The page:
While starting a local, grocery delivery service is not something we typically hear about from food and beverage entrepreneurs on the producing end, the process of forming the business and getting the necessary connections with suppliers and distributors is actually very similar. FBU interviewed with Jay Henderson, one of the founding members of Something Gud, a local (all suppliers are within 200 miles of the city), grocery delivery service in Boston, and asked him about the business and how it got started.
FBU felt that through the interview, entrepreneurs would not only learn about starting a business, but also get a better understanding of what a retailer and distributor are looking for. Additionally, (in a later clip) we also offer up a more in-depth analysis of local grocery delivery, revealing that while it may not seem like a traditional route to market, this type of distribution should definitely be a consideration for any new food or beverage brand looking to get their product to market.
FBU started the interview by asking Henderson about the company and why he started the service. In explaining his motivation, Henderson said he saw an opportunity to address needs both from the consumers’ side and from the producers.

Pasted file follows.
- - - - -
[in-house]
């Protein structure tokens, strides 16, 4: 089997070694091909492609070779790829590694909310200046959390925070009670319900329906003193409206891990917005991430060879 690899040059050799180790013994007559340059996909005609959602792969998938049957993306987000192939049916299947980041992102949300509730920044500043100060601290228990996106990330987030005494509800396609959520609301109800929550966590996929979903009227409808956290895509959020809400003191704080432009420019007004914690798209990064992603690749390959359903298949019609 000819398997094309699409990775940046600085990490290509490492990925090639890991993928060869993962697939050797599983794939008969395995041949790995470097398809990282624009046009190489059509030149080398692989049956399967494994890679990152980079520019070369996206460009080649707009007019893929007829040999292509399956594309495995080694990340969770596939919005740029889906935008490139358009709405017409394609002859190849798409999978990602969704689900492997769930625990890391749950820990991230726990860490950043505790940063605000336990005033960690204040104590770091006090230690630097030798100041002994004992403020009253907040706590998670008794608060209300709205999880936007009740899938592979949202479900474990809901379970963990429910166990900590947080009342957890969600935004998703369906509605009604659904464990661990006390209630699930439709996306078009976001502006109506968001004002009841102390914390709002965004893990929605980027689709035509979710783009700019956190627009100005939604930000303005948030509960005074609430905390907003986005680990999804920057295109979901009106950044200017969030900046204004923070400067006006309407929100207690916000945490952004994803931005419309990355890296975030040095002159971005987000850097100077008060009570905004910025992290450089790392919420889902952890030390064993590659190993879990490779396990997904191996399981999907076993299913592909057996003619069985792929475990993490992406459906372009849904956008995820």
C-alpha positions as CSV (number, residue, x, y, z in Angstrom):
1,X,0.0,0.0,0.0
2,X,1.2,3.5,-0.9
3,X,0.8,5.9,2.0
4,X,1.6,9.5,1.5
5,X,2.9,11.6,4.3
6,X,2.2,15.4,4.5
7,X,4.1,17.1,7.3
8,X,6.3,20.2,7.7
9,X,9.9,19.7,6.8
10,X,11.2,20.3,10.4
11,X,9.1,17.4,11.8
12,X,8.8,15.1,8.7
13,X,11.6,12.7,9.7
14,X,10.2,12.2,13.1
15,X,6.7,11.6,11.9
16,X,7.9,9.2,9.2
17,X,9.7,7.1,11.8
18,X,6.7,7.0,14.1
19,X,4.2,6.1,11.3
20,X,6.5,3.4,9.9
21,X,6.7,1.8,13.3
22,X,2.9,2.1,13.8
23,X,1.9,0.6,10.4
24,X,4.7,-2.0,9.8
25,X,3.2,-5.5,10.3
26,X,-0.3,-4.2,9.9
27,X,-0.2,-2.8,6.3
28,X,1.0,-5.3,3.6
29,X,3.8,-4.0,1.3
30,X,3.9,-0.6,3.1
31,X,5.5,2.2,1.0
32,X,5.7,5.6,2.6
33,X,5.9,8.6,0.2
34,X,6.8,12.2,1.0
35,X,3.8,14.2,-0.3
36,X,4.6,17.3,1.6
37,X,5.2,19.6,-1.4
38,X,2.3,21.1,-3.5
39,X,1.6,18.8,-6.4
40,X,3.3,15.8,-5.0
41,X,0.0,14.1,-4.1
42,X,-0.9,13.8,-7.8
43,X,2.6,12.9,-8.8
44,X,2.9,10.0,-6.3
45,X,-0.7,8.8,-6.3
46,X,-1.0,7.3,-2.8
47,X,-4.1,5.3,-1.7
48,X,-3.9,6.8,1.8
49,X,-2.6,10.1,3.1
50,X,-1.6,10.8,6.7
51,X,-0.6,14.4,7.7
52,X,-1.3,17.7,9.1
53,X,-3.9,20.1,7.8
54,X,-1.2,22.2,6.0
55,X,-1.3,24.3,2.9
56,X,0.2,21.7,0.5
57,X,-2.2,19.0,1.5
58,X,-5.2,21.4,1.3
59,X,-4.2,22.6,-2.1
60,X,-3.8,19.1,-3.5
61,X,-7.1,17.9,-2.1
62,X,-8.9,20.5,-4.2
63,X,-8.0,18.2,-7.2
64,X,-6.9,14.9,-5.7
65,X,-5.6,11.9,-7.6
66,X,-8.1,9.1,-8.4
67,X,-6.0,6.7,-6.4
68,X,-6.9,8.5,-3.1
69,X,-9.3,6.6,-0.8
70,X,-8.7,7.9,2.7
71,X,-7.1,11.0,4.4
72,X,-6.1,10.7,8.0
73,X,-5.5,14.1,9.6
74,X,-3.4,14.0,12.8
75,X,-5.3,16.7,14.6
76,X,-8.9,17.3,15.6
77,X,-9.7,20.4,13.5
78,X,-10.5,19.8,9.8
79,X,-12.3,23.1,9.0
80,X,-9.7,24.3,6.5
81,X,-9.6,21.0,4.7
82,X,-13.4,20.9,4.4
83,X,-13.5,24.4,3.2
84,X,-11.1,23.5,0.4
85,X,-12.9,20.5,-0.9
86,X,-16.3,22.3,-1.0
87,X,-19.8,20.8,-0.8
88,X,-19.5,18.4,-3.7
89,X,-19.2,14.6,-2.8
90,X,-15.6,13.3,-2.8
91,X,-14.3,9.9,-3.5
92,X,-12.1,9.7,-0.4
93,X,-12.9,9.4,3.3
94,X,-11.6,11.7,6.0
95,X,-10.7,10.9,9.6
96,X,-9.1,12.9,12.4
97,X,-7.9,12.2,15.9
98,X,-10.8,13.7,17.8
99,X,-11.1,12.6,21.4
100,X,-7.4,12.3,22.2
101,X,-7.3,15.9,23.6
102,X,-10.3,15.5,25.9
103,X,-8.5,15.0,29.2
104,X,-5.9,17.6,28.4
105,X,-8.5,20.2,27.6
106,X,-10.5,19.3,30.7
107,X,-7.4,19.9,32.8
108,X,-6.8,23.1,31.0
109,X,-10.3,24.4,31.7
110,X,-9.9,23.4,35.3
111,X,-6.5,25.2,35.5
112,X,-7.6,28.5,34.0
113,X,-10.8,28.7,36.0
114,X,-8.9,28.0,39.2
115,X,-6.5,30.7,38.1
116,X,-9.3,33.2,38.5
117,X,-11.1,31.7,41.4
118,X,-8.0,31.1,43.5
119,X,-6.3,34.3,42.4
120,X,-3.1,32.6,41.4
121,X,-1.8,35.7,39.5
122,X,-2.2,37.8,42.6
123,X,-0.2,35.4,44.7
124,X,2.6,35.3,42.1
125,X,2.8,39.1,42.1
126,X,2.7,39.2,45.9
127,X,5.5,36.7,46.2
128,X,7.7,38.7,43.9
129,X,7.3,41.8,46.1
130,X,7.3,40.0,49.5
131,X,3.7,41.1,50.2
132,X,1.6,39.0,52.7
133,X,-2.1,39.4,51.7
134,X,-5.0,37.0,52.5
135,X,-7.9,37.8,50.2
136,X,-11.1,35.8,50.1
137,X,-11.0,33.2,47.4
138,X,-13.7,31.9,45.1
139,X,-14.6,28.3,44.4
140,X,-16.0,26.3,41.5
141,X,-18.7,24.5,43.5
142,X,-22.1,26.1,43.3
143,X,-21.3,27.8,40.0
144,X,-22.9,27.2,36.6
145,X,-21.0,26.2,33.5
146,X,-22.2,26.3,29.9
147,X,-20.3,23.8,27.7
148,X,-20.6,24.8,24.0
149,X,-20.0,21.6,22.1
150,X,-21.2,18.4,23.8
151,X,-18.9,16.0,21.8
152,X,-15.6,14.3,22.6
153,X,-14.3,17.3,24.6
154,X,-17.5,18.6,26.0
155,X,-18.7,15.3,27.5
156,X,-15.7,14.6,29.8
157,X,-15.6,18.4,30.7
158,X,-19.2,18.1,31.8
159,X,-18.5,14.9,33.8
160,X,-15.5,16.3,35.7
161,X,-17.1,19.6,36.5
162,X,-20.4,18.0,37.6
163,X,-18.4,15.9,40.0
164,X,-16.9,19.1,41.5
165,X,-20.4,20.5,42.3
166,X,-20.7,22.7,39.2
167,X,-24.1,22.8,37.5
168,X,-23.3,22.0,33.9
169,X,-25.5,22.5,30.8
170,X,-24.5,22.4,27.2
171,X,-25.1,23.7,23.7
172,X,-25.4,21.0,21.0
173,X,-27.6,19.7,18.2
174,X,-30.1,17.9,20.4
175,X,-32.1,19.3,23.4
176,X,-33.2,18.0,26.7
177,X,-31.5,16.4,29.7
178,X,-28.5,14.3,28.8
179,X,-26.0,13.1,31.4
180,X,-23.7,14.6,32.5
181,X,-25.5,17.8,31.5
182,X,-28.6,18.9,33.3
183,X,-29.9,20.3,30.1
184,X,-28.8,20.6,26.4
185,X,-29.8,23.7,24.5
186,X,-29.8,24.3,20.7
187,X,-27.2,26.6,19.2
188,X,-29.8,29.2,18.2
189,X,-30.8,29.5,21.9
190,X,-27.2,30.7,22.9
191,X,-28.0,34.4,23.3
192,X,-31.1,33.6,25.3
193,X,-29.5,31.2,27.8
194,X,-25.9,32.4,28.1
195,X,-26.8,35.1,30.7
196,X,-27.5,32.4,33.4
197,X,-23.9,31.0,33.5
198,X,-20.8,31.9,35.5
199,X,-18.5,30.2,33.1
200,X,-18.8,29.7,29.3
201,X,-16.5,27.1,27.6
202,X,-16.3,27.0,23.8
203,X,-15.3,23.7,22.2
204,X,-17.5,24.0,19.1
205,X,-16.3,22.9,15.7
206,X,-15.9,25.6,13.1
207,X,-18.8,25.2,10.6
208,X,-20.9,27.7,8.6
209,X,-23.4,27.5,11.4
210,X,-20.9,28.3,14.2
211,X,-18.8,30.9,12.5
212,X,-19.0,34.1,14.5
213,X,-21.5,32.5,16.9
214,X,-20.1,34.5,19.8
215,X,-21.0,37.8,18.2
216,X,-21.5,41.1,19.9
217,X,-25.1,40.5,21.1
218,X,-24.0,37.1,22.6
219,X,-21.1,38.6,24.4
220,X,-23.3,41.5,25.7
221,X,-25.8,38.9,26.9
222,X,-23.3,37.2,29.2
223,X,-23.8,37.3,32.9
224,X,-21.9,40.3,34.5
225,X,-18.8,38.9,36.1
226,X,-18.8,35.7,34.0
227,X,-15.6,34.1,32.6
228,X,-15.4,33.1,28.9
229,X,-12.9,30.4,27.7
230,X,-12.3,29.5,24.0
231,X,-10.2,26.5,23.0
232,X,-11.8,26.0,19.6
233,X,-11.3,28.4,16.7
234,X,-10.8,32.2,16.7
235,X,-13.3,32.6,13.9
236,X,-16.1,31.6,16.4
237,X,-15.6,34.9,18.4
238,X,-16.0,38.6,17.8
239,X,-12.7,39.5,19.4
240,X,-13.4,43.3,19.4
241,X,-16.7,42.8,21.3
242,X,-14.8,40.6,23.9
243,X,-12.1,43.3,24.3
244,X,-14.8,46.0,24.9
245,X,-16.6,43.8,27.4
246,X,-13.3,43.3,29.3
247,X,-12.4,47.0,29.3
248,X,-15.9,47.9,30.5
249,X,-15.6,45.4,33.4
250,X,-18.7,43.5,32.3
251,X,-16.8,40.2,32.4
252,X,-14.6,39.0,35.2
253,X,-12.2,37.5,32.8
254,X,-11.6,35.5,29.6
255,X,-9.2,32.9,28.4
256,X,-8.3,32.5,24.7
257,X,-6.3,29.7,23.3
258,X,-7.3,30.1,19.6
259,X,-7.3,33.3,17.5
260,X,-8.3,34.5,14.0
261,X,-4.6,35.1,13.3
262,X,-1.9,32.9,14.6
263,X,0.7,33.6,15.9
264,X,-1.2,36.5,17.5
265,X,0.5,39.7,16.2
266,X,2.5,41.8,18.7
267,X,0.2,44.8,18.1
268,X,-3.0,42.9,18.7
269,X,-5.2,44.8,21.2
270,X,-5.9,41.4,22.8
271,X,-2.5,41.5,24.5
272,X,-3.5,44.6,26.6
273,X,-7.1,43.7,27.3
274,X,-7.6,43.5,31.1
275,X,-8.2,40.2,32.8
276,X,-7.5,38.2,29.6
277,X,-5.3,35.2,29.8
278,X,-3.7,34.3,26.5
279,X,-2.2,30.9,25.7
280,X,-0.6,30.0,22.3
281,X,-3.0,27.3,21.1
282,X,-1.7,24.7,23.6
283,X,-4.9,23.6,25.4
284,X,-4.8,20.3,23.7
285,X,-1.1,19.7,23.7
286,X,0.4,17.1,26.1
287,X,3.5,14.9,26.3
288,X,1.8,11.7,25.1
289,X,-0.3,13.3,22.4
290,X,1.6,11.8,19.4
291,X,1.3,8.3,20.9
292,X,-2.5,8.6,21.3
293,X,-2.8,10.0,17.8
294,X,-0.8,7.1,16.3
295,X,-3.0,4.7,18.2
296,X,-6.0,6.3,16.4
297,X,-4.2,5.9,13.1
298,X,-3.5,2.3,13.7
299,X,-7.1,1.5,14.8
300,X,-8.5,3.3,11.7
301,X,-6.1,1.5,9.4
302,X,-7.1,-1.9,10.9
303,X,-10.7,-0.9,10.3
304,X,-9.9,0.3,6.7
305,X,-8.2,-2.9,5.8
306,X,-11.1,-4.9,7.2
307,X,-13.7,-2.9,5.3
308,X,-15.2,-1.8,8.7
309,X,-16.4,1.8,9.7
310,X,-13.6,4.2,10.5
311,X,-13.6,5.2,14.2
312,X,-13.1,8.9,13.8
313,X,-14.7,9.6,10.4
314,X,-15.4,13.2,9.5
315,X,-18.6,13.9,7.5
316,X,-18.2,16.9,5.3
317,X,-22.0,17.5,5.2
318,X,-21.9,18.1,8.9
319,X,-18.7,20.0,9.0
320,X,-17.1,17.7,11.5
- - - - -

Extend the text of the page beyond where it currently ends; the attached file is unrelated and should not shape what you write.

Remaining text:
“We saw farmers’ markets building in popularity and saw a lot of farmers working hard producing their products and spending a lot of time in the markets,” Henderson said. “And a lot of us didn’t have a lot of time to get to the farmers markets, so that drove us to creating a vehicle to make it easier to receive local food and also help the workload of the farmers.”
Henderson was in investment banking and worked as a consultant in New York prior to starting Something Gud, which currently occupies a 12,000 square foot shared commercial space with a brewery, chocolate factory, and coffee roasting company among other operations. Henderson said he was actually the first of the co-founders to leave his job and dedicate full-time to the company, which was a big move.
Something Gud recently paired up with Instacart, which will allow the company to expand on its number of deliveries. When FBU asked Henderson about the growth of the company, Henderson explained that although the business is steadily developing, he hopes that it will always maintain that local feel — that producers can call up to introduce their products directly and that local residents who choose to pick up their grocery, can do so right at the site.
Catch the rest of our entrepreneurial spotlight with Henderson on FBU, and be sure to stay tuned for the rest of his interview as we discuss for entrepreneurs what local grocery distributors are looking for in a brand and what it’s like working with a distributor at such a local level.